Another view: Desperation and freedom’s hope draws them; a broken system criminalizes them
As missionaries who emigrated to South Africa to serve as a pastoral family and from South Africa to serve in a US immigrant community, respectively, we know the challenges, expenses and the time involved in the immigration process. While we didn’t flee our homelands because we were unsafe or destitute, we left because we felt called to serve our brothers and sisters in other countries.
Together we serve different cultures in a rural community in the Texas Panhandle. Cactus Nazarene Ministry Center serves refugees, asylees and other immigrants, whether with or without legal status, from all over the Panhandle. The stories of the people we serve are evidence of the need for immigration reform.
Maria was brought to Oklahoma’s Panhandle by her family when they were escaping unsafe living conditions in their homeland of Guatemala. She was educated throughout her primary and secondary schooling in the US and is fluent in three languages. She is a DACA (Deferred Action of Childhood Arrivals) recipient who went to college, married her childhood sweetheart and is now the mother of three children. Maria is a youth leader at her church, supports her husband in their family business, cares for their children and is loved by her community. Like nearly 600,000 other DACA recipients, Maria’s immigration status is at risk due to legal challenges seeking to terminate DACA.
What benefit would this provide to her children, husband, church, community, and our nation? There is no good that would come out of so many families like Maria’s being disrupted. Fortunately, there is a bipartisan bill in the House of Representatives that would resolve this situation. The Dignity Act, along with a dramatic investment in border security, would be a game changer for Maria and other Dreamers like her, allowing them to pursue permanent resident status and live without fear.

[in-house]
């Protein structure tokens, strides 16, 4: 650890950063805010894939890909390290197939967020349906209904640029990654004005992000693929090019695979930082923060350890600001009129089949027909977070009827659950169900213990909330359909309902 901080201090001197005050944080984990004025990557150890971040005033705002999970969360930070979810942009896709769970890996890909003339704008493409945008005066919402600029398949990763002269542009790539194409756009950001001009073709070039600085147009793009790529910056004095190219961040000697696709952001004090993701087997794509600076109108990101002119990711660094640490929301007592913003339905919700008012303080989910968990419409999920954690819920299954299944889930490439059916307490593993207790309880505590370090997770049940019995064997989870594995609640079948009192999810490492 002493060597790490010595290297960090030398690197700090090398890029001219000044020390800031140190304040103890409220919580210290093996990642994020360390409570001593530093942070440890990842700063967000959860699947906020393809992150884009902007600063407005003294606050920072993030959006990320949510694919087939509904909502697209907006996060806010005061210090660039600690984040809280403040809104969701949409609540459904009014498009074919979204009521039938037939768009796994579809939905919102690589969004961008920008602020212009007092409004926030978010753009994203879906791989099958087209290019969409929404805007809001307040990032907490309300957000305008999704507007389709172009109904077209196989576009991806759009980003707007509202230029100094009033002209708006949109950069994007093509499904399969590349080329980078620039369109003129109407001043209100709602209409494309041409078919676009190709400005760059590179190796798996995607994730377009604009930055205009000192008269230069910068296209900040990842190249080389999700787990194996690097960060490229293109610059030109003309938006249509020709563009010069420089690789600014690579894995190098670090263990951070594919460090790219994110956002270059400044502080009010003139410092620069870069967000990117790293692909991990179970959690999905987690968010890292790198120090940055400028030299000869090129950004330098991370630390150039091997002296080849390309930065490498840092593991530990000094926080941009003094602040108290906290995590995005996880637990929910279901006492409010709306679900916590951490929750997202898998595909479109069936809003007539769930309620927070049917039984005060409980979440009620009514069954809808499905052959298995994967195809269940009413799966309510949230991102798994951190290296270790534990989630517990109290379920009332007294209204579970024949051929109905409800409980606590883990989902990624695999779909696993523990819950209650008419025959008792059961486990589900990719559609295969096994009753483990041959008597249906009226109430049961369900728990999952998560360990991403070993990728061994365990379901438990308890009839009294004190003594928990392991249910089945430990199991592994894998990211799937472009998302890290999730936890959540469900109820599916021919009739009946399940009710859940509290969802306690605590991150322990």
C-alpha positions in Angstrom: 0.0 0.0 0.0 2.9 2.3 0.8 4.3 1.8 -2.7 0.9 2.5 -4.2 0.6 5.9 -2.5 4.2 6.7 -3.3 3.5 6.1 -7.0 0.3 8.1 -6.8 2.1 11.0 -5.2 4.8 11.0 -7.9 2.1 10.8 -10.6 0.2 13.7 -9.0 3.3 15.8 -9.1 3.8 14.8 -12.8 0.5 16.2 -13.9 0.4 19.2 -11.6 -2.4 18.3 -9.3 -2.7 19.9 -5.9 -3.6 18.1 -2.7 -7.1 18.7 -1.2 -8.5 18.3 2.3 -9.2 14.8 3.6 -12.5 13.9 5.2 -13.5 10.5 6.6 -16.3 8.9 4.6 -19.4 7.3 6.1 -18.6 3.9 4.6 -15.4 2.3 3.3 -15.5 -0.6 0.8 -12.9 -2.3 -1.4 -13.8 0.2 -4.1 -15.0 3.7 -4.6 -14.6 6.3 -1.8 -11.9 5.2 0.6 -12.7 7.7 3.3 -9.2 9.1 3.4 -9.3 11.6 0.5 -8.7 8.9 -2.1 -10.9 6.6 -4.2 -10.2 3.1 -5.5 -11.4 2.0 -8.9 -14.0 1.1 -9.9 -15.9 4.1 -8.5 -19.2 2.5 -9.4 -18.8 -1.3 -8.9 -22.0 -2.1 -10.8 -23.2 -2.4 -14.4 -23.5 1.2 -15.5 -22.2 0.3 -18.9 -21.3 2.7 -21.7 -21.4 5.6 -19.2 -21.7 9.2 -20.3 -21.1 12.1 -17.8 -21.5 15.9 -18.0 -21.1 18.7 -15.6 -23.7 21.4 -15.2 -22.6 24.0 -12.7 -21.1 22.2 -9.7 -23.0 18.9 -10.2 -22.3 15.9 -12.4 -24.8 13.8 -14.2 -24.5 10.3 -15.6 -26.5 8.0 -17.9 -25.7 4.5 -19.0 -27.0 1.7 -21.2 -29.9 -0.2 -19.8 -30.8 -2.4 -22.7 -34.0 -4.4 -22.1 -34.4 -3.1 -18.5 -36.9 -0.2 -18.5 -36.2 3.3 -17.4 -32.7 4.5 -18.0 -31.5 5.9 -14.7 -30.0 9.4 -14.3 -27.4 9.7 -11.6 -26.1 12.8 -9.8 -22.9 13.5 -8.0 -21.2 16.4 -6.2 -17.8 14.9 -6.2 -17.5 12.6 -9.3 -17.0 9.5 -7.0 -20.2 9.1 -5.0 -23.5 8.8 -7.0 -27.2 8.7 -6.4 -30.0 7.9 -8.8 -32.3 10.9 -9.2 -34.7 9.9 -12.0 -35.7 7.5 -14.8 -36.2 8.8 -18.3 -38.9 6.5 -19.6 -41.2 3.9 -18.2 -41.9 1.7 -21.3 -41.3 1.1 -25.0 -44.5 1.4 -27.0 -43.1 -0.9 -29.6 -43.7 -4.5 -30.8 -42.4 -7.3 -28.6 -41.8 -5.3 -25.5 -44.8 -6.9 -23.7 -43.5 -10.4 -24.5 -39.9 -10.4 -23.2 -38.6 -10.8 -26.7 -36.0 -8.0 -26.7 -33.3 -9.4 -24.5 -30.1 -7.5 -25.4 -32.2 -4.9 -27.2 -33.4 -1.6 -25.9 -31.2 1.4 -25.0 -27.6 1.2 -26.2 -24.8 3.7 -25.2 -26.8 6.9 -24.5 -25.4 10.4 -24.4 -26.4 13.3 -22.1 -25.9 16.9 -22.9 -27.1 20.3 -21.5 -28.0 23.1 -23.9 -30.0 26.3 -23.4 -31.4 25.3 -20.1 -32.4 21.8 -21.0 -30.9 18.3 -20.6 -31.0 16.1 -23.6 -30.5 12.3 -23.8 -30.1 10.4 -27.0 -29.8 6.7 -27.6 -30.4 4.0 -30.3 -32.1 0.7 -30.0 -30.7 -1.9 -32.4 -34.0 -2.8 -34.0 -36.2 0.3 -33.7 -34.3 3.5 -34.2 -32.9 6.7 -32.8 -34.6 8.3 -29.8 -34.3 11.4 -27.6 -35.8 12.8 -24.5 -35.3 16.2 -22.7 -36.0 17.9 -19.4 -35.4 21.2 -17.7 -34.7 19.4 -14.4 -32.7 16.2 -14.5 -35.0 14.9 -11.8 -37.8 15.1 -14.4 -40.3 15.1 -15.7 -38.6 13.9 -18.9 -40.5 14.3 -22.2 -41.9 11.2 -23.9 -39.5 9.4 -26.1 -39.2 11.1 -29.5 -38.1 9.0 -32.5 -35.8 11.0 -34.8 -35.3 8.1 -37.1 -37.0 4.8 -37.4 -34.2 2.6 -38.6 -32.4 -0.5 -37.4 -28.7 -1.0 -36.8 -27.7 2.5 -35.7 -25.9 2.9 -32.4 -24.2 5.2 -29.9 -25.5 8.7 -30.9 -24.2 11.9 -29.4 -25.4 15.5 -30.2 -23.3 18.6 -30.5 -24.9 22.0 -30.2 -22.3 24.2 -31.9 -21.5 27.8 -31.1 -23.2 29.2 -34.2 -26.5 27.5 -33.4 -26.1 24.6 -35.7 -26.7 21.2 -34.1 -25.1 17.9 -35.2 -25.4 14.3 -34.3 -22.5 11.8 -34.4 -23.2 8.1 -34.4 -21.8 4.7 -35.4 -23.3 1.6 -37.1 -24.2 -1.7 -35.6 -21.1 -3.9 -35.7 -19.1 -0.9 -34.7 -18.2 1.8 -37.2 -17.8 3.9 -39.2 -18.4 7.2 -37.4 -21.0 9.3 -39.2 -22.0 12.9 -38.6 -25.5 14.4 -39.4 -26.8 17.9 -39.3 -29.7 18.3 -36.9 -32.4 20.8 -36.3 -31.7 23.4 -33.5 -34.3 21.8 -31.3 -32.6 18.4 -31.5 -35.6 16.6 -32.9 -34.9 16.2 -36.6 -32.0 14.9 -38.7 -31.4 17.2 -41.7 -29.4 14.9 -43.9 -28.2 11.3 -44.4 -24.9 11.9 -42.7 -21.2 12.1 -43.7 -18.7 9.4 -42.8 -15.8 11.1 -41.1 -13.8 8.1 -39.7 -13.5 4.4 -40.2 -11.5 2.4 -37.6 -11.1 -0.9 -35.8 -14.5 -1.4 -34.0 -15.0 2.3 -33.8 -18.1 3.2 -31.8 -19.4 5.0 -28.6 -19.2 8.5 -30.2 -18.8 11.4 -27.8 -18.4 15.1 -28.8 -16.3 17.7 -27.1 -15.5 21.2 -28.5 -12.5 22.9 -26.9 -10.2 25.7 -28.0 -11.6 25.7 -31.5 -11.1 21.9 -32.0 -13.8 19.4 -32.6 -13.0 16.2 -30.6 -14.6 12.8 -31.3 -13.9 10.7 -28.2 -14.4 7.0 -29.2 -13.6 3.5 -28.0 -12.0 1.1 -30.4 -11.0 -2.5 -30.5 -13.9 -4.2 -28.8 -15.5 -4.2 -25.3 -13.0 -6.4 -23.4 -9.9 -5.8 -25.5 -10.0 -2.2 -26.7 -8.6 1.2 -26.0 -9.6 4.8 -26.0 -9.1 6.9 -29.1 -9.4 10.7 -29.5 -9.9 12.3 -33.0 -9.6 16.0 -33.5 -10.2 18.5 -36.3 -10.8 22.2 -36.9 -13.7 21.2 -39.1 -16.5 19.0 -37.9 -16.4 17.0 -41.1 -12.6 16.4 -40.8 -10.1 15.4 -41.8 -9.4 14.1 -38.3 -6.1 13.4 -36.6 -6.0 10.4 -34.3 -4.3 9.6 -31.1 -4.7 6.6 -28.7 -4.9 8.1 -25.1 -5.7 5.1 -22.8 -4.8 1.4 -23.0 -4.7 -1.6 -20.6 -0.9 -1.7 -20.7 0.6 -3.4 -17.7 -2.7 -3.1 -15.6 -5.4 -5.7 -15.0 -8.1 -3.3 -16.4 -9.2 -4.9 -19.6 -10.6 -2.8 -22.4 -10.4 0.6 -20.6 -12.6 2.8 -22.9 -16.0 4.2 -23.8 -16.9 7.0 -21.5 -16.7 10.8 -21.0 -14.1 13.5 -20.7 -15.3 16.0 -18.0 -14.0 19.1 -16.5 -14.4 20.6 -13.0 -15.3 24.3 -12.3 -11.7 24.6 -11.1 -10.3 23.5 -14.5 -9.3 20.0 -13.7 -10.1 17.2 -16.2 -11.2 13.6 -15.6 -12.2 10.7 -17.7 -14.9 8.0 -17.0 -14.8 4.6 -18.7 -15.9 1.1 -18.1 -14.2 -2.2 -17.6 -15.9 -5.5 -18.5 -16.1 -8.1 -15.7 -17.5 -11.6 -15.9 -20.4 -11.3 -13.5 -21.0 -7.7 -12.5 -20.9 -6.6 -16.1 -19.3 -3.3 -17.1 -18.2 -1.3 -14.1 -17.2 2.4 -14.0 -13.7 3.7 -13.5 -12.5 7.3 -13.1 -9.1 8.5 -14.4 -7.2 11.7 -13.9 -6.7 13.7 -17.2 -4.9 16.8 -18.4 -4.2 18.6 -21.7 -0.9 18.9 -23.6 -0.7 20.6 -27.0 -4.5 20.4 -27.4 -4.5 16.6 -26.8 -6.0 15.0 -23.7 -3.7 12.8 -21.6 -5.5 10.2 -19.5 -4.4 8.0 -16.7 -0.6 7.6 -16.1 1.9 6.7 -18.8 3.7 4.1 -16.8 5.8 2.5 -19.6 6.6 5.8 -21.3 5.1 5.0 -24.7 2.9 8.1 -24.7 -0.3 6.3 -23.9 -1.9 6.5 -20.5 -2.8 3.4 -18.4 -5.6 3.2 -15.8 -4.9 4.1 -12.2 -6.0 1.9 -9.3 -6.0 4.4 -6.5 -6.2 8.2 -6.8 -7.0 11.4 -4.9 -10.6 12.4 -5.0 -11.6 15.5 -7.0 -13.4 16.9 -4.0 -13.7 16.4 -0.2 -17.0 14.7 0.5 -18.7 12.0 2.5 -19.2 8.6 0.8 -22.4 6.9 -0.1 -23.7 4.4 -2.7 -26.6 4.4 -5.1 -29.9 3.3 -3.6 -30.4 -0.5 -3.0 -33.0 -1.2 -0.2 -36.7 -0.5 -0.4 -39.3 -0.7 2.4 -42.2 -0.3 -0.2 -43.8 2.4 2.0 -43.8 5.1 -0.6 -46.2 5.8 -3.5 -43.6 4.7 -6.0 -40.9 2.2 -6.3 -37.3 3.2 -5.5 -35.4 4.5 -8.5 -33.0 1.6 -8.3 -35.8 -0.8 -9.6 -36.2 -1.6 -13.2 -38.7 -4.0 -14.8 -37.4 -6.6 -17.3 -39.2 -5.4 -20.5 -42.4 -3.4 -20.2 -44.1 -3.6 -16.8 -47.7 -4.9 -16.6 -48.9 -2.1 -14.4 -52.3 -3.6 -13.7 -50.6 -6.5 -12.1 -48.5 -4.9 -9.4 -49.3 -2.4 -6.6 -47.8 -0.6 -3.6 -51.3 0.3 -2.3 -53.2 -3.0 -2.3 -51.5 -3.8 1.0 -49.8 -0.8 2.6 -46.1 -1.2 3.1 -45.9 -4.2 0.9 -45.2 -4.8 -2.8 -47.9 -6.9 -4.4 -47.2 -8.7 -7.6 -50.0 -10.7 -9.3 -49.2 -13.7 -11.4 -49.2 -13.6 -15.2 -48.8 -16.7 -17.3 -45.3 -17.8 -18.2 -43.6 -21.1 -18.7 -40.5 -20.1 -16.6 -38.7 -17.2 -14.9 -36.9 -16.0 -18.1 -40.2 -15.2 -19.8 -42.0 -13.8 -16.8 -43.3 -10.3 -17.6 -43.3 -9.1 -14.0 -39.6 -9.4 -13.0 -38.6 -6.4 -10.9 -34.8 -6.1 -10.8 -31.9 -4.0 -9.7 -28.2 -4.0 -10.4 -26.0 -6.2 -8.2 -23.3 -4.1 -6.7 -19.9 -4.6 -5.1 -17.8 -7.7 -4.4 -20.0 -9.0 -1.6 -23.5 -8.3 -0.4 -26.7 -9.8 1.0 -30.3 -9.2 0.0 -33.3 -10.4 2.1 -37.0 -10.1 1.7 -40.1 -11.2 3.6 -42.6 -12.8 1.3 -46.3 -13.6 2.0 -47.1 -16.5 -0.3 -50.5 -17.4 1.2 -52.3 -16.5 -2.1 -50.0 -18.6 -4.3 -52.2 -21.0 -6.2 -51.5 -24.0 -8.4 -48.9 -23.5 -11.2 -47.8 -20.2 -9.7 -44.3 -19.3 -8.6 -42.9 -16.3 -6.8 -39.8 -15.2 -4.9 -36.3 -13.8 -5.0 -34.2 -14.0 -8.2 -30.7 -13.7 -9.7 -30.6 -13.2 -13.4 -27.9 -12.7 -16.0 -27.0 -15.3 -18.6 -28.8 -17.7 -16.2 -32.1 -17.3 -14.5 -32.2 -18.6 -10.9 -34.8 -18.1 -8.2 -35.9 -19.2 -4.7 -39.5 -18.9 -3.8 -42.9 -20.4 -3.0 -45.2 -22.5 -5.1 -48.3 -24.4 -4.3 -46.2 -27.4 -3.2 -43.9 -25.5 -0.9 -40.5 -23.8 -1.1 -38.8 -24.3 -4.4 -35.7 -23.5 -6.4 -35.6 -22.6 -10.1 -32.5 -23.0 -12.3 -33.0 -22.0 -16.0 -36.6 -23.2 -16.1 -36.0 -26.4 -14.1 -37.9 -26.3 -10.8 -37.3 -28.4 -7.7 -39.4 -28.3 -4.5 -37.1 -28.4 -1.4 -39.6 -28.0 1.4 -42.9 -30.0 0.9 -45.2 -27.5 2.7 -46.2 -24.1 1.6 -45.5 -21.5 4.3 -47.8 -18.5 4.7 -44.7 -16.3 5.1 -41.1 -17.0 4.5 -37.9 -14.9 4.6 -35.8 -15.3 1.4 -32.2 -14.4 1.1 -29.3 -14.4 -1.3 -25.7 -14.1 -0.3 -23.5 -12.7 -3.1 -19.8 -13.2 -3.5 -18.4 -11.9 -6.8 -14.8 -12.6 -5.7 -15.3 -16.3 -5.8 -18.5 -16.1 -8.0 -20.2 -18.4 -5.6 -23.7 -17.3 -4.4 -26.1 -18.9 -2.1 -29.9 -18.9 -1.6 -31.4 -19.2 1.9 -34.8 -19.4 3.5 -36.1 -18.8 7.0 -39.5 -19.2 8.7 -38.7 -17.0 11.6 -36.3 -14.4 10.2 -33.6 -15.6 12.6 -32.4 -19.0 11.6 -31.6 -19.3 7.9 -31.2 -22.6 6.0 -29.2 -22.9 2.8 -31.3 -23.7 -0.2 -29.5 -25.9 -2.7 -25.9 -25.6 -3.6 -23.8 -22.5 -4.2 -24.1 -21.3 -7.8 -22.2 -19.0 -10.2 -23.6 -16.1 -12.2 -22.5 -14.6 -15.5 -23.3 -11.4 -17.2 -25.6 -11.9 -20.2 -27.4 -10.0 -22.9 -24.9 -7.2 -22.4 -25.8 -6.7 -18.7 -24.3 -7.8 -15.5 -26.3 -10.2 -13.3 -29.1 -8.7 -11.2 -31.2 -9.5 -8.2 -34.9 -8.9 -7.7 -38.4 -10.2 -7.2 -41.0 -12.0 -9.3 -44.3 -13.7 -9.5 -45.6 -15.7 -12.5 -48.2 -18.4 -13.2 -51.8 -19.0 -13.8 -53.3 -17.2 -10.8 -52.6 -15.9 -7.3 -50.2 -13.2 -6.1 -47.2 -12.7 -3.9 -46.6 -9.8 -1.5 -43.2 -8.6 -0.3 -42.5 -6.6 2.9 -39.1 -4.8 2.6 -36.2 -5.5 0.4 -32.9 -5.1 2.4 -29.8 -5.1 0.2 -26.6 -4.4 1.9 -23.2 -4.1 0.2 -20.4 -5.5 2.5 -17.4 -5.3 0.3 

Jorge has been working for an agricultural business in the Texas Panhandle for the past eight years. He enters the US in April and leaves in December each year. Jorge began doing this work to better provide for his wife and children. He had come alone, but the weight of his extended absences on his family grew heavy. For the past three years, Jorge has been applying for his family to accompany him, but each year the US Dept of State has denied this request, so he continues to come alone. Jorge recently told his employer he doesn’t think he can continue to come back because it is too hard on his wife and children. He visited the ministry center to ask what he could do to bring his family, provide stability for all of them and stay in the US to work. He said his company wants to know what can be done because they don’t want to lose him as he is a valuable worker. Another provision of the Dignity Act of 2023 – creating an opportunity for long-term agricultural workers like Jorge to pursue legal permanent residence – would be an answer to prayer.
Then there are Emilia, Roberto, Pierre, Julio, Juan and Maricela, each of whom paid thousands of dollars to come to the US but had no idea they were coming without paperwork. They paid fees to a “coyote” who said they could bring them and would help them find legal jobs; little did they know they were being illegally trafficked. When they arrived, they had no paperwork and are now working long hours to pay off their trafficker. All of them we’ve met do not have criminal records and would love more than anything to pay taxes and have legal status. The Dignity Act’s Dignity Program would provide the opportunity for them to enter a 7-year path toward permanent legal status if they pay a significant fine, which they’d be more than eager to do to rectify their situation.
We believe in the dignity and worth of people. We believe Jesus loves them and calls us to love them too. We believe that the family unit is ordained by God and should be preserved. We desire to follow the requirements given in scripture to seek justice, love mercy and walk humbly with God (Micah 6:8) and others. Help us to help these families stay together. Talk to your lawmakers about cosponsoring the Dignity Act.
Denise Anderson is the Department of Justice (DoJ) Accredited Representative at Cactus Nazarene Ministry Center. Phil Anderson is the former Executive Director of Cactus Nazarene Ministry Center, and Alshandra Visagie is the current Executive Director of Cactus Nazarene Ministry Center.